Preoperative and early postoperative seizures in patients with glioblastoma - two sides of the same coin?

Background: Symptomatic epilepsy is a common symptom of glioblastoma, which may occur in different stages of disease. There are discrepant reports on association between early seizures and glioblastoma survival, even less is known about the background of these seizures. We aimed at analyzing the risk factors and clinical impact of perioperative seizures in glioblastoma.

Methods: All consecutive cases with de-novo glioblastoma treated at our institution between 01/2006 and 12/2018 were eligible for this study. Perioperative seizures were stratified into seizures at onset (SAO) and early postoperative seizures (EPS, ≤21days after surgery). Associations between patients characteristics and overall survival (OS) with SAO and EPS were addressed.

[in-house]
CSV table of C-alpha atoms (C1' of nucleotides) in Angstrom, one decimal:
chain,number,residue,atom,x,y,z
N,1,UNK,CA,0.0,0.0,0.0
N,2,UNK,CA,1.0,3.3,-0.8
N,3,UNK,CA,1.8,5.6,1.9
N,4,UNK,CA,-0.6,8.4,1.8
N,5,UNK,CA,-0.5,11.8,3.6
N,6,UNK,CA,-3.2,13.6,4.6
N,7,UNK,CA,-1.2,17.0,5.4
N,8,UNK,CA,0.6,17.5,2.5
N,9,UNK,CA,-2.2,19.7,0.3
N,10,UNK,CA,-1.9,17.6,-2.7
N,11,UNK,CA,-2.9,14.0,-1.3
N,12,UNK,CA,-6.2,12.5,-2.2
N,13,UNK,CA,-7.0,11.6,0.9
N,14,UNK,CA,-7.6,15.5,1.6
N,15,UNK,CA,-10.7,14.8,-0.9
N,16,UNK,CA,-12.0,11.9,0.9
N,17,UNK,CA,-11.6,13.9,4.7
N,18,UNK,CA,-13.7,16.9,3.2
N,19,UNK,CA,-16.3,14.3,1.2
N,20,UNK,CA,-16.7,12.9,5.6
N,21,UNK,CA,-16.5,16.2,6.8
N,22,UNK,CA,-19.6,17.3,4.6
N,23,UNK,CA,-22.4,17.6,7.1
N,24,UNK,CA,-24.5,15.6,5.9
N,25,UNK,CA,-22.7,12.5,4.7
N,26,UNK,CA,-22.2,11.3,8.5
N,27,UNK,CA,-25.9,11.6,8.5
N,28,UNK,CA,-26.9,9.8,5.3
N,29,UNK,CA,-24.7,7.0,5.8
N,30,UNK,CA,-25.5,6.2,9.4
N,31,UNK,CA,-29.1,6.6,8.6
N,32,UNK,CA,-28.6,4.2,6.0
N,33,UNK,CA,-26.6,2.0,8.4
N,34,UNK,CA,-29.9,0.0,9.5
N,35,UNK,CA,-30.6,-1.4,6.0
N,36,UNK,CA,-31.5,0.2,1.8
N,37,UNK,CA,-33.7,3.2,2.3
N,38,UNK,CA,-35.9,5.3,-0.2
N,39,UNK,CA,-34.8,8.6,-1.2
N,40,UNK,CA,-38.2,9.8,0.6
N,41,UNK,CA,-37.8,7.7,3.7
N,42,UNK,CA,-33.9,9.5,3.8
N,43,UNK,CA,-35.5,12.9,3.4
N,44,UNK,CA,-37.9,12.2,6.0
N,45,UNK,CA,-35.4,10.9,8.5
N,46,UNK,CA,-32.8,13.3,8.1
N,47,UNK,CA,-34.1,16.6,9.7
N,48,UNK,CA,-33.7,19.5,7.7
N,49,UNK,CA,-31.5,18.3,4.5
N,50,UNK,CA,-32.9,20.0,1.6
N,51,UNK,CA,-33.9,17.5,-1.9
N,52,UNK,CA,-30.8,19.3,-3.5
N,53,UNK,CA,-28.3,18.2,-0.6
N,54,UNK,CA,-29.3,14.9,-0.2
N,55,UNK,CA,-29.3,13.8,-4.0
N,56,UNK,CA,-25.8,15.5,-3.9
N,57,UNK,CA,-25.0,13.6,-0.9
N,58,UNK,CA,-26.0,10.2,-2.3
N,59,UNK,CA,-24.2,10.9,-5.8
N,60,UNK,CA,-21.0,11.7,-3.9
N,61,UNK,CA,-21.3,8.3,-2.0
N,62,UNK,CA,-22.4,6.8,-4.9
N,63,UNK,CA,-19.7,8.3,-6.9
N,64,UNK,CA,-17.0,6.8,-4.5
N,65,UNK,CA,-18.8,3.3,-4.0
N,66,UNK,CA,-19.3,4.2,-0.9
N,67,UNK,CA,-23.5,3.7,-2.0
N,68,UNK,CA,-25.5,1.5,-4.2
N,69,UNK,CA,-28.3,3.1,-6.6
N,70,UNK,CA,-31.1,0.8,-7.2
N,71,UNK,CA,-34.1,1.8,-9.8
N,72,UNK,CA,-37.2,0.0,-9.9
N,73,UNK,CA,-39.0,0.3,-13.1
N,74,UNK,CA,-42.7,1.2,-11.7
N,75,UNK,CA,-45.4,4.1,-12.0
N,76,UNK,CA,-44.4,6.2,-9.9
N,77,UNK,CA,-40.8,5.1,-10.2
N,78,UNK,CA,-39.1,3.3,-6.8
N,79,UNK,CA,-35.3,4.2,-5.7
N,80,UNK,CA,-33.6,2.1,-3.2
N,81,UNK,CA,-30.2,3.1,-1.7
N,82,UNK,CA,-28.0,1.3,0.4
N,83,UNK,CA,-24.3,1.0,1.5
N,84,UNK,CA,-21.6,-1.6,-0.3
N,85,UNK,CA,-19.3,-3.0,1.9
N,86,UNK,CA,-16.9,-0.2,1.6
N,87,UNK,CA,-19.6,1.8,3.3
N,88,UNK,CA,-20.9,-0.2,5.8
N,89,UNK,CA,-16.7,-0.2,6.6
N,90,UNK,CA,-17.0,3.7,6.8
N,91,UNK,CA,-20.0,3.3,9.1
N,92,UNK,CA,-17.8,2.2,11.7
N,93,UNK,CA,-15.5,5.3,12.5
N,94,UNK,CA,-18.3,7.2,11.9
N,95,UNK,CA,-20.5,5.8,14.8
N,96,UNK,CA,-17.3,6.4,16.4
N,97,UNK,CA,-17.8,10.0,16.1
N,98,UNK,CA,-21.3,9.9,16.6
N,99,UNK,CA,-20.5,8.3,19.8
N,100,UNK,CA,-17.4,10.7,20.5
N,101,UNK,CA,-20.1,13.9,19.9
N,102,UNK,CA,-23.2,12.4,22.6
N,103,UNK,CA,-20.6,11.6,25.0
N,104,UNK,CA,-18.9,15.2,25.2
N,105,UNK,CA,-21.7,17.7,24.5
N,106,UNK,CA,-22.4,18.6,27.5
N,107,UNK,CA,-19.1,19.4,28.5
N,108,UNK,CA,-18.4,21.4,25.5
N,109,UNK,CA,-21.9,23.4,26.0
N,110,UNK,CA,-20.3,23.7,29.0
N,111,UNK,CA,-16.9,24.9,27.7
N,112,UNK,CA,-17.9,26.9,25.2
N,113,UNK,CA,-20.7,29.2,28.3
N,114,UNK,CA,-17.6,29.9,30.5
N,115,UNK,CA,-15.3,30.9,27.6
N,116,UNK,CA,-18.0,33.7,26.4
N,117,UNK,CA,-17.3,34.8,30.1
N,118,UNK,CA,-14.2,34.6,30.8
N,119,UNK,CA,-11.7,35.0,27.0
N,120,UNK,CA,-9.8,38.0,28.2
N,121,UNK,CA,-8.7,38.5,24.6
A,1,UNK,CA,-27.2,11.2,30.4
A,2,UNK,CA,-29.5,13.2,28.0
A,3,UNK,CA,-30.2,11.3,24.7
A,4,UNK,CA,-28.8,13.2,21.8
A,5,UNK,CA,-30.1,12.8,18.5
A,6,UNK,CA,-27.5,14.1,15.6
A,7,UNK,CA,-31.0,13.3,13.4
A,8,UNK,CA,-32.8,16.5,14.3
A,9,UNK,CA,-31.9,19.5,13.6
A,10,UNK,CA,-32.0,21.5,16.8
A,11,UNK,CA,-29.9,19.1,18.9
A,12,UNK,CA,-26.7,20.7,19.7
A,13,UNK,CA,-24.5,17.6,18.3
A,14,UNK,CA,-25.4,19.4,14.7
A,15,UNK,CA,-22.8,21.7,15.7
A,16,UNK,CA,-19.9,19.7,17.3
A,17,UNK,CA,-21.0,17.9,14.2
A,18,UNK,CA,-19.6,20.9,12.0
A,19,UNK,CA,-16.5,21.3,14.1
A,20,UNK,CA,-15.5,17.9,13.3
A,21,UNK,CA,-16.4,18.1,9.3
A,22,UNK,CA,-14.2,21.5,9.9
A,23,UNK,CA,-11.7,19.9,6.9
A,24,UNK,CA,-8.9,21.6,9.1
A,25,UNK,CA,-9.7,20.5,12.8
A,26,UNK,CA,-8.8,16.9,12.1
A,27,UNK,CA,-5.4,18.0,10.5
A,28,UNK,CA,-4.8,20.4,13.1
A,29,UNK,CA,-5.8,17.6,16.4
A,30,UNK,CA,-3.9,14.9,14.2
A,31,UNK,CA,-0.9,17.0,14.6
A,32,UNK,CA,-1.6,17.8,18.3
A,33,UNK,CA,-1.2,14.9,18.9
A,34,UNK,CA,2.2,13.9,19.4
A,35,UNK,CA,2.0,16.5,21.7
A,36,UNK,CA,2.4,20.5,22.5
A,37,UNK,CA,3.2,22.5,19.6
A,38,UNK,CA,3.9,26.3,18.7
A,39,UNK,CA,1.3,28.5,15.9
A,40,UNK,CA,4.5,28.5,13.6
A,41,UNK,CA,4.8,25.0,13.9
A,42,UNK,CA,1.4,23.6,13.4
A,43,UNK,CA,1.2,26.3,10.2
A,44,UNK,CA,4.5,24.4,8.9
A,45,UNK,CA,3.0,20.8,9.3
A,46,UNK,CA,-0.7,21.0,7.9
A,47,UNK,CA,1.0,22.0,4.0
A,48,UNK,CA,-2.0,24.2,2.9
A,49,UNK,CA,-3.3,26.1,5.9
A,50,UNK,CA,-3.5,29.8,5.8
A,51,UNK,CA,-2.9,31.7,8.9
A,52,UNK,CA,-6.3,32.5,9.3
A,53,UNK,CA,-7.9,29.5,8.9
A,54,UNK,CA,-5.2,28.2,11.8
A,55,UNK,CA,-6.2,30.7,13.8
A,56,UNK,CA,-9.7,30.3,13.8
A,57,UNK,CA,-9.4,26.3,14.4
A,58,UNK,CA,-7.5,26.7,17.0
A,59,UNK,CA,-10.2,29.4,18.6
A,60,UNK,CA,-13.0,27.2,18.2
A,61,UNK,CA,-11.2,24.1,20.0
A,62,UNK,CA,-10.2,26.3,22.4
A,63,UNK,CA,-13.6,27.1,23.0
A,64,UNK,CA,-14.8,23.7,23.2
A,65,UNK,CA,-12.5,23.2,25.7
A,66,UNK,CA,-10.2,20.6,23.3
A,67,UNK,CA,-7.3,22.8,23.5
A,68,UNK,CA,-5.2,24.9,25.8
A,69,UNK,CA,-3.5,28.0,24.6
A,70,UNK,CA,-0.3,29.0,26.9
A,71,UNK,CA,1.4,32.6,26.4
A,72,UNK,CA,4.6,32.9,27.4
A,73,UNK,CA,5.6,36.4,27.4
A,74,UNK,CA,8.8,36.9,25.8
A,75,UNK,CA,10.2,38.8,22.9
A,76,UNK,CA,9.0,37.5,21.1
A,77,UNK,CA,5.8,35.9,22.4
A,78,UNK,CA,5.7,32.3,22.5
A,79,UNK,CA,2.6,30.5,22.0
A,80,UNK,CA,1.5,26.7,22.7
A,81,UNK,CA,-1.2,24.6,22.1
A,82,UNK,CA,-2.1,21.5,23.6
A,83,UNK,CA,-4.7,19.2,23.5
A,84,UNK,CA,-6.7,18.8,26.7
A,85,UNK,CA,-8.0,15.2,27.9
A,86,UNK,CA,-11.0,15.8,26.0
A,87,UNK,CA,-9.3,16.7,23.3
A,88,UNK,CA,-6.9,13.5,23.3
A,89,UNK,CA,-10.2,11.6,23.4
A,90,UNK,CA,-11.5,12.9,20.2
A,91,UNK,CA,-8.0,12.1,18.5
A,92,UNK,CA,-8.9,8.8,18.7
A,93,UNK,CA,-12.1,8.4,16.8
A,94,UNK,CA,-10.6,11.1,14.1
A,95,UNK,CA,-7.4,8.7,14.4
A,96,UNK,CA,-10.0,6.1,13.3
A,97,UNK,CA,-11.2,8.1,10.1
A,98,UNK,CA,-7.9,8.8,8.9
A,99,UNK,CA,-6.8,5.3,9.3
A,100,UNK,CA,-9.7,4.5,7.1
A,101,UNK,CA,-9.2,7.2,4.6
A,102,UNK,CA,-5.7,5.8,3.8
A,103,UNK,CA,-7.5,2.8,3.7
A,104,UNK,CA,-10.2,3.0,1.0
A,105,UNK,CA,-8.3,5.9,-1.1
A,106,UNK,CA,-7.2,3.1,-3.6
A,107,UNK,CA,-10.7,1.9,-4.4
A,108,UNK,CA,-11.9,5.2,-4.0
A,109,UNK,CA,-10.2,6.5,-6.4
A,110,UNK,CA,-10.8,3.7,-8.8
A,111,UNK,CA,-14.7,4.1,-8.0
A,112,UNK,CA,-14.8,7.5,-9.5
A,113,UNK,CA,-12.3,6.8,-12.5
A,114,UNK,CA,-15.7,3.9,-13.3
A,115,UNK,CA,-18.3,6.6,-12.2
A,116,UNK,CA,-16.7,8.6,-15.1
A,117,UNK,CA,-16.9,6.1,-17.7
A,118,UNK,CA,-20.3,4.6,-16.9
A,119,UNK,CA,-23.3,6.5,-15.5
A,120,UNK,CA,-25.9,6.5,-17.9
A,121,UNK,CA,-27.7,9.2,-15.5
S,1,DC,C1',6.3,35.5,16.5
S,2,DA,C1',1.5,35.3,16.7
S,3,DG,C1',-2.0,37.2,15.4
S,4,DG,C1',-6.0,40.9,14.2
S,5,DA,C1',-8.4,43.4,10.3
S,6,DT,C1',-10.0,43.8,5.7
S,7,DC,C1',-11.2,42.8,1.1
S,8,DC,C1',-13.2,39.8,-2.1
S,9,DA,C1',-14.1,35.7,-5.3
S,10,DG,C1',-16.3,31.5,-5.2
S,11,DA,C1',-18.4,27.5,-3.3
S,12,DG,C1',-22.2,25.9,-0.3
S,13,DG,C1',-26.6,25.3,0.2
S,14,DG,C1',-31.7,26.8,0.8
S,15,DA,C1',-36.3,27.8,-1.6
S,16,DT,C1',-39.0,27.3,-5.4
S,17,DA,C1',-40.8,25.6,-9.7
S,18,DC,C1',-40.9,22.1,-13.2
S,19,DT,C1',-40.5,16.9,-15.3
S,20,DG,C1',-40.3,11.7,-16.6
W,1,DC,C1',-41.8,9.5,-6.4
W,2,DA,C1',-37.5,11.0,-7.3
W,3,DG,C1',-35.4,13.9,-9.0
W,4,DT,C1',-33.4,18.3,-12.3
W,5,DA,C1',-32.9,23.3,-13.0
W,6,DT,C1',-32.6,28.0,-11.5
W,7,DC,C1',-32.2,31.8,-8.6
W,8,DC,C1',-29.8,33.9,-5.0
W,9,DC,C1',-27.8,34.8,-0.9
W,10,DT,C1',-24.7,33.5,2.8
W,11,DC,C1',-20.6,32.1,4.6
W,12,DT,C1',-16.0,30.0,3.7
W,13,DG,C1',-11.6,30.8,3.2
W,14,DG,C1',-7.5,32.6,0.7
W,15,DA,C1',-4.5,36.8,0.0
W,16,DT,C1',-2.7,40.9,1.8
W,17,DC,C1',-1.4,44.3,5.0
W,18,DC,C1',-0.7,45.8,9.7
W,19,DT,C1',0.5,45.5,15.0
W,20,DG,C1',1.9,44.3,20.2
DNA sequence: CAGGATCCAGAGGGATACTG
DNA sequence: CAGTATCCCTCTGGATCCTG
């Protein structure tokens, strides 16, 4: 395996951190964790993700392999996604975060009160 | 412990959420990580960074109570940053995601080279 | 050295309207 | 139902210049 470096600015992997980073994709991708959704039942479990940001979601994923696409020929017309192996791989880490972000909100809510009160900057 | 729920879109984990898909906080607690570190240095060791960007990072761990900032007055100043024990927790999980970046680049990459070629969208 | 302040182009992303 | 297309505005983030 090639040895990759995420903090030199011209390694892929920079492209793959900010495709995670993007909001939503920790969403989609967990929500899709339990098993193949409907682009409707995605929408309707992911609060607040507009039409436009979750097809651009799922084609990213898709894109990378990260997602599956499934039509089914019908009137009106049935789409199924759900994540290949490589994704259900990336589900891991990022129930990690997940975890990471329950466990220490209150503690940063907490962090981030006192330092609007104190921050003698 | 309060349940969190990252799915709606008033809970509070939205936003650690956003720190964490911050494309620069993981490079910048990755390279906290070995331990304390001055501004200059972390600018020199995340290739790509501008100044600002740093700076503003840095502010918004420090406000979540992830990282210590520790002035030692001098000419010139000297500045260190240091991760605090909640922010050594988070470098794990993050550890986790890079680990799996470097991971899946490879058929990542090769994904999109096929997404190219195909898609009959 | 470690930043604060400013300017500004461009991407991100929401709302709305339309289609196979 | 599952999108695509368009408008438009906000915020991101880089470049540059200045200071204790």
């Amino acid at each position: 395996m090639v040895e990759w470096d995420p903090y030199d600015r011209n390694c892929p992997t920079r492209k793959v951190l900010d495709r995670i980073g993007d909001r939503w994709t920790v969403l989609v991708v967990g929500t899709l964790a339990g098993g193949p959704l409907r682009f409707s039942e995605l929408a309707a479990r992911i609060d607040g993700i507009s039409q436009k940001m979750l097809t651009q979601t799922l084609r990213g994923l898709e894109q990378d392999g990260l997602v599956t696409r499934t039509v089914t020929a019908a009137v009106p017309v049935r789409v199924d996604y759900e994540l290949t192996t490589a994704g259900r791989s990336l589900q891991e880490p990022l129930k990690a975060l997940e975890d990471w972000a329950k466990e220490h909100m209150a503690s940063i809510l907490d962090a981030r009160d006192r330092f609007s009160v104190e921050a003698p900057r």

Results: In the final cohort (n = 867), SAO and EPS occurred in 236 (27.2%) and 67 (7.7%) patients, respectively. SAO were independently predicted by younger age (P = .009), higher KPS score (P = .002), tumor location (parietal lobe, P = .001), GFAP expression (≥35%, P = .045), and serum chloride at admission (>102 mmol/L, P = .004). In turn, EPS were independently associated with tumor location (frontal or temporal lobe, P = .013) and pathologic laboratory values at admission (hemoglobin < 12 g/dL, [P = .044], CRP > 1.0 mg/dL [P = 0.036], and GGT > 55 U/L [P = 0.025]). Finally, SAO were associated with gross-total resection (P = .006) and longer OS (P = .030), whereas EPS were related to incomplete resection (P = .005) and poorer OS (P = .009).

Conclusions: In glioblastoma patients, SAO and EPS seem to have quite different triggers and contrary impact on treatment success and OS. The clinical characteristics of SAO and EPS patients might contribute to the observed survival differences.


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